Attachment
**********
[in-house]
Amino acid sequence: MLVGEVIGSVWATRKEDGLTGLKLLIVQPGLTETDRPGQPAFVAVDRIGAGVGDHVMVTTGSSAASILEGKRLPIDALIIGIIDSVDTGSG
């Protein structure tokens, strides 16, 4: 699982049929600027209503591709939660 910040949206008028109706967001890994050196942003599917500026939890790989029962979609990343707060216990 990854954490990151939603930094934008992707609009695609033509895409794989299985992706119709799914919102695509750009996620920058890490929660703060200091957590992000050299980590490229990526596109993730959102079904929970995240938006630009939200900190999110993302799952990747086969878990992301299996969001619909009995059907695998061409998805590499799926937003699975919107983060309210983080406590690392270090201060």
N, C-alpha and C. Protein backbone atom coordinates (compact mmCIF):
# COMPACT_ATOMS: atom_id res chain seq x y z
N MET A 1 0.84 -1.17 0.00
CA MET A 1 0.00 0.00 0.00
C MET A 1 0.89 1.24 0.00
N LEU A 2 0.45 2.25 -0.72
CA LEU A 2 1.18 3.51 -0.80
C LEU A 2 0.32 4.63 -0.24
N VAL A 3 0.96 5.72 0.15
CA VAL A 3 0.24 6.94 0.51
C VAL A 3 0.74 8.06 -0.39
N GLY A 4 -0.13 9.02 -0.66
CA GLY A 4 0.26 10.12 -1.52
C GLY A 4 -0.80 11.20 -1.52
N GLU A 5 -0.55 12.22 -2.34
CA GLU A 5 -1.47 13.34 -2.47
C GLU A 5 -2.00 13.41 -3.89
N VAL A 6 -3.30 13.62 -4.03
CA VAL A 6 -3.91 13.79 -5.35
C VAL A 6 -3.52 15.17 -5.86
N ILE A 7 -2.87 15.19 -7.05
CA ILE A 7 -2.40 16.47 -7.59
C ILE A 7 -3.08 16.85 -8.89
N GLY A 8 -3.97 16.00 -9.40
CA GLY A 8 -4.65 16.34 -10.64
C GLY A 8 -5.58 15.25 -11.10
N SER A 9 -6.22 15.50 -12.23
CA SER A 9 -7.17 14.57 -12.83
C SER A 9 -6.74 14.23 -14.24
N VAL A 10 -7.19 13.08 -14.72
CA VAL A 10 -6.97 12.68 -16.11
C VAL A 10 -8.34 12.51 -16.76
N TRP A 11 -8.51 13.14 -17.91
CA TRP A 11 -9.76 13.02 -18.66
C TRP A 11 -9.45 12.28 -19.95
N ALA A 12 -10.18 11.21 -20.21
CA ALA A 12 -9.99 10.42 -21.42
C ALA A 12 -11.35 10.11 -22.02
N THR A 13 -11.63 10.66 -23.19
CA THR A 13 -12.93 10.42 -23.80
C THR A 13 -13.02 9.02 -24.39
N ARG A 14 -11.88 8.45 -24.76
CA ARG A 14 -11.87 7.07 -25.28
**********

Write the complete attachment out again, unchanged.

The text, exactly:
[in-house]
Amino acid sequence: MLVGEVIGSVWATRKEDGLTGLKLLIVQPGLTETDRPGQPAFVAVDRIGAGVGDHVMVTTGSSAASILEGKRLPIDALIIGIIDSVDTGSG
């Protein structure tokens, strides 16, 4: 699982049929600027209503591709939660 910040949206008028109706967001890994050196942003599917500026939890790989029962979609990343707060216990 990854954490990151939603930094934008992707609009695609033509895409794989299985992706119709799914919102695509750009996620920058890490929660703060200091957590992000050299980590490229990526596109993730959102079904929970995240938006630009939200900190999110993302799952990747086969878990992301299996969001619909009995059907695998061409998805590499799926937003699975919107983060309210983080406590690392270090201060």
N, C-alpha and C. Protein backbone atom coordinates (compact mmCIF):
# COMPACT_ATOMS: atom_id res chain seq x y z
N MET A 1 0.84 -1.17 0.00
CA MET A 1 0.00 0.00 0.00
C MET A 1 0.89 1.24 0.00
N LEU A 2 0.45 2.25 -0.72
CA LEU A 2 1.18 3.51 -0.80
C LEU A 2 0.32 4.63 -0.24
N VAL A 3 0.96 5.72 0.15
CA VAL A 3 0.24 6.94 0.51
C VAL A 3 0.74 8.06 -0.39
N GLY A 4 -0.13 9.02 -0.66
CA GLY A 4 0.26 10.12 -1.52
C GLY A 4 -0.80 11.20 -1.52
N GLU A 5 -0.55 12.22 -2.34
CA GLU A 5 -1.47 13.34 -2.47
C GLU A 5 -2.00 13.41 -3.89
N VAL A 6 -3.30 13.62 -4.03
CA VAL A 6 -3.91 13.79 -5.35
C VAL A 6 -3.52 15.17 -5.86
N ILE A 7 -2.87 15.19 -7.05
CA ILE A 7 -2.40 16.47 -7.59
C ILE A 7 -3.08 16.85 -8.89
N GLY A 8 -3.97 16.00 -9.40
CA GLY A 8 -4.65 16.34 -10.64
C GLY A 8 -5.58 15.25 -11.10
N SER A 9 -6.22 15.50 -12.23
CA SER A 9 -7.17 14.57 -12.83
C SER A 9 -6.74 14.23 -14.24
N VAL A 10 -7.19 13.08 -14.72
CA VAL A 10 -6.97 12.68 -16.11
C VAL A 10 -8.34 12.51 -16.76
N TRP A 11 -8.51 13.14 -17.91
CA TRP A 11 -9.76 13.02 -18.66
C TRP A 11 -9.45 12.28 -19.95
N ALA A 12 -10.18 11.21 -20.21
CA ALA A 12 -9.99 10.42 -21.42
C ALA A 12 -11.35 10.11 -22.02
N THR A 13 -11.63 10.66 -23.19
CA THR A 13 -12.93 10.42 -23.80
C THR A 13 -13.02 9.02 -24.39
N ARG A 14 -11.88 8.45 -24.76
CA ARG A 14 -11.87 7.07 -25.28